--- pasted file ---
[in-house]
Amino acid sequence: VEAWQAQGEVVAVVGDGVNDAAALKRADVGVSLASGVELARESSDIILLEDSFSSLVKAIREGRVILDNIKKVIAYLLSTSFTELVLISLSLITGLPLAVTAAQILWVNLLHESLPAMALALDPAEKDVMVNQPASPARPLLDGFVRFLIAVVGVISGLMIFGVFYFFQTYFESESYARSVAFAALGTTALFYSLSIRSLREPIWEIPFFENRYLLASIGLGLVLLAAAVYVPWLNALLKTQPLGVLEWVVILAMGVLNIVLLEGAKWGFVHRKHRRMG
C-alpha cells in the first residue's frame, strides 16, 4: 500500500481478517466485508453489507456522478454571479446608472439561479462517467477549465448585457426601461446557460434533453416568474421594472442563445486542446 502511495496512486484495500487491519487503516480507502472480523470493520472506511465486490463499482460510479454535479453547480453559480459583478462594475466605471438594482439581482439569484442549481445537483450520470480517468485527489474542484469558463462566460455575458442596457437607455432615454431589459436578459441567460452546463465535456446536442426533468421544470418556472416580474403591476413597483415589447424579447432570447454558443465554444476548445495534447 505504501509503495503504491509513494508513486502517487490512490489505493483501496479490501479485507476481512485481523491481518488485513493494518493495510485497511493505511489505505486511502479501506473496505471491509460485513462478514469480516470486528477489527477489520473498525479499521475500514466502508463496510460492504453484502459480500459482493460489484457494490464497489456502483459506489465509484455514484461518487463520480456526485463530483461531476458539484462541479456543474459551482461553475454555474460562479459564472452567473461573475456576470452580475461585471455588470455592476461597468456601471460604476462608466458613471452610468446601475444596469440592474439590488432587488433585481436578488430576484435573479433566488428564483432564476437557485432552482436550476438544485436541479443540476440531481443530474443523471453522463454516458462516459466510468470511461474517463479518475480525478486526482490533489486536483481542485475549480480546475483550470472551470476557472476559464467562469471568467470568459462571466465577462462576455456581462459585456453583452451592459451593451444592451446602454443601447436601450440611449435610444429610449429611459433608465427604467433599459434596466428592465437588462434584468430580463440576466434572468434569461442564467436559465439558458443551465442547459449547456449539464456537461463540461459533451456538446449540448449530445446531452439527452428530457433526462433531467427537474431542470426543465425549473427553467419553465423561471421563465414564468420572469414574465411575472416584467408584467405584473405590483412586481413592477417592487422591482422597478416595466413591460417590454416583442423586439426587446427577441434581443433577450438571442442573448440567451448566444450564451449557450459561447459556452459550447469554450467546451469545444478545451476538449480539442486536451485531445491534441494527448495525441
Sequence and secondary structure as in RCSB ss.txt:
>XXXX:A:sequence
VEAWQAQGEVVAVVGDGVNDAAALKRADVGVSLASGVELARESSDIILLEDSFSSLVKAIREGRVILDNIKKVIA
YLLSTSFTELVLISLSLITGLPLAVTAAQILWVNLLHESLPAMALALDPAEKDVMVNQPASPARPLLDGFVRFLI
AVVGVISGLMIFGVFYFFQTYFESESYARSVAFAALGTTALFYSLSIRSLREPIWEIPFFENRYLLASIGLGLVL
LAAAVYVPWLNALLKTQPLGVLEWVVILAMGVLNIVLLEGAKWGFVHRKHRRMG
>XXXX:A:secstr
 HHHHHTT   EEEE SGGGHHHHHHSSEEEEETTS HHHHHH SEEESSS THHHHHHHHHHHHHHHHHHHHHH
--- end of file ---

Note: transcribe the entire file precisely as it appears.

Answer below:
[in-house]
Amino acid sequence: VEAWQAQGEVVAVVGDGVNDAAALKRADVGVSLASGVELARESSDIILLEDSFSSLVKAIREGRVILDNIKKVIAYLLSTSFTELVLISLSLITGLPLAVTAAQILWVNLLHESLPAMALALDPAEKDVMVNQPASPARPLLDGFVRFLIAVVGVISGLMIFGVFYFFQTYFESESYARSVAFAALGTTALFYSLSIRSLREPIWEIPFFENRYLLASIGLGLVLLAAAVYVPWLNALLKTQPLGVLEWVVILAMGVLNIVLLEGAKWGFVHRKHRRMG
C-alpha cells in the first residue's frame, strides 16, 4: 500500500481478517466485508453489507456522478454571479446608472439561479462517467477549465448585457426601461446557460434533453416568474421594472442563445486542446 502511495496512486484495500487491519487503516480507502472480523470493520472506511465486490463499482460510479454535479453547480453559480459583478462594475466605471438594482439581482439569484442549481445537483450520470480517468485527489474542484469558463462566460455575458442596457437607455432615454431589459436578459441567460452546463465535456446536442426533468421544470418556472416580474403591476413597483415589447424579447432570447454558443465554444476548445495534447 505504501509503495503504491509513494508513486502517487490512490489505493483501496479490501479485507476481512485481523491481518488485513493494518493495510485497511493505511489505505486511502479501506473496505471491509460485513462478514469480516470486528477489527477489520473498525479499521475500514466502508463496510460492504453484502459480500459482493460489484457494490464497489456502483459506489465509484455514484461518487463520480456526485463530483461531476458539484462541479456543474459551482461553475454555474460562479459564472452567473461573475456576470452580475461585471455588470455592476461597468456601471460604476462608466458613471452610468446601475444596469440592474439590488432587488433585481436578488430576484435573479433566488428564483432564476437557485432552482436550476438544485436541479443540476440531481443530474443523471453522463454516458462516459466510468470511461474517463479518475480525478486526482490533489486536483481542485475549480480546475483550470472551470476557472476559464467562469471568467470568459462571466465577462462576455456581462459585456453583452451592459451593451444592451446602454443601447436601450440611449435610444429610449429611459433608465427604467433599459434596466428592465437588462434584468430580463440576466434572468434569461442564467436559465439558458443551465442547459449547456449539464456537461463540461459533451456538446449540448449530445446531452439527452428530457433526462433531467427537474431542470426543465425549473427553467419553465423561471421563465414564468420572469414574465411575472416584467408584467405584473405590483412586481413592477417592487422591482422597478416595466413591460417590454416583442423586439426587446427577441434581443433577450438571442442573448440567451448566444450564451449557450459561447459556452459550447469554450467546451469545444478545451476538449480539442486536451485531445491534441494527448495525441
Sequence and secondary structure as in RCSB ss.txt:
>XXXX:A:sequence
VEAWQAQGEVVAVVGDGVNDAAALKRADVGVSLASGVELARESSDIILLEDSFSSLVKAIREGRVILDNIKKVIA
YLLSTSFTELVLISLSLITGLPLAVTAAQILWVNLLHESLPAMALALDPAEKDVMVNQPASPARPLLDGFVRFLI
AVVGVISGLMIFGVFYFFQTYFESESYARSVAFAALGTTALFYSLSIRSLREPIWEIPFFENRYLLASIGLGLVL
LAAAVYVPWLNALLKTQPLGVLEWVVILAMGVLNIVLLEGAKWGFVHRKHRRMG
>XXXX:A:secstr
 HHHHHTT   EEEE SGGGHHHHHHSSEEEEETTS HHHHHH SEEESSS THHHHHHHHHHHHHHHHHHHHHH